Not to get on the judiciary here, but this post involves an important ethical question. When is it okay for a family court judge to owe back child support? Is it proper to even bring up the question?

Family law judges handle various aspects of family law. They work hard to see that justice is done. They make sure the most vulnerable among us, children, are protected. Unlike certain other civil court judges, family court judges are even authorized, like criminal court judges, to wield the sword and punish parties with jail. They oftentimes hand down jail sentences to individuals for contempt of court for failure to support their children.

Considering the fact that family court judges punish those who owe back child support, can a judge who himself owes child support arrears, properly preside over child support contempt cases?

It is true that judges are people too and they may have personal family matters that rub up against their state’s family law statutes. But what are the limits? Is it okay if a judge’s arrears are very low? Does it matter if the arrears are “in dispute.” Does it matter if the arrears exist before a judge is elected?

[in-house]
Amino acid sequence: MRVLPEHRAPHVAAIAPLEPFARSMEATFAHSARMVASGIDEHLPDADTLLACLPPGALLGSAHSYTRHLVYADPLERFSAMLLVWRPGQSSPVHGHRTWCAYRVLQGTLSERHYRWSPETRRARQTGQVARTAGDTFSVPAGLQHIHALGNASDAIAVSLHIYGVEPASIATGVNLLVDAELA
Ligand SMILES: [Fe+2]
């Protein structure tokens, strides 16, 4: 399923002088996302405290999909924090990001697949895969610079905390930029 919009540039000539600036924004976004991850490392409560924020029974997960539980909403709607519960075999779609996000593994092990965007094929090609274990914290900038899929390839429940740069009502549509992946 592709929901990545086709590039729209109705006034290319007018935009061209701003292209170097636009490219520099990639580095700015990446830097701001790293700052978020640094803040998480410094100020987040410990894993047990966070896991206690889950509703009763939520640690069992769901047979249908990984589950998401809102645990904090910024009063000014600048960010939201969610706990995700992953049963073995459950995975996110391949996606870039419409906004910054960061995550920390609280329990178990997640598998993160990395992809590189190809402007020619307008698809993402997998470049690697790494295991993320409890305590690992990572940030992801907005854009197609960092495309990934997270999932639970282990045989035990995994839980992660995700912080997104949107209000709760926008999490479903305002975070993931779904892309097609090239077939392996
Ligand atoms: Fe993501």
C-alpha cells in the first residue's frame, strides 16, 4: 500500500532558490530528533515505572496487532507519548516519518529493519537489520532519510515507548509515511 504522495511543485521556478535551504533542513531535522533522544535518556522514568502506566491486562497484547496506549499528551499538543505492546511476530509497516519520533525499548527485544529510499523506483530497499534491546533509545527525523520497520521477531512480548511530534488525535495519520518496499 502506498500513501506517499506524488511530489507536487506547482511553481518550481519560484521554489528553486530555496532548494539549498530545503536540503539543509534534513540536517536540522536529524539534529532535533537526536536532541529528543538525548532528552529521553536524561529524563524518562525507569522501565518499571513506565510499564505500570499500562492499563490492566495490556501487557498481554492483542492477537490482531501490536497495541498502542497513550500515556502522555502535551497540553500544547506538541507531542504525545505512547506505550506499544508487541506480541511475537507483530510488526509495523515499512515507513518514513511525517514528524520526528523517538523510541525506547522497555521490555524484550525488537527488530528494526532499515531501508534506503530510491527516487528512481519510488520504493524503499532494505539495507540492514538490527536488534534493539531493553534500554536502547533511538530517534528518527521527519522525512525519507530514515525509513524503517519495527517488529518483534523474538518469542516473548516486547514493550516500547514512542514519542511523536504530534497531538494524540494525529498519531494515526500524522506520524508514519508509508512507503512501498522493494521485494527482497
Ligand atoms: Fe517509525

The above question stems from the following article by Scott Wartman, discussing a judicial candidate running for Kenton County, Kentucky family court judge. The candidate allegedly owes back child support. Click the image below to see the original article.

The above is for informational purposes only and does not constitute legal advice nor does it create an attorney-client relationship between the writer and reader. It is prudent to speak with an attorney before making any major legal decision.

Mac Pierre-Louis, an attorney at The Law Office of Pierre-Louis & Carr, PLLC based in Houston, TX, writes about child support law issues. He is bar licensed only in the states of Texas and Florida.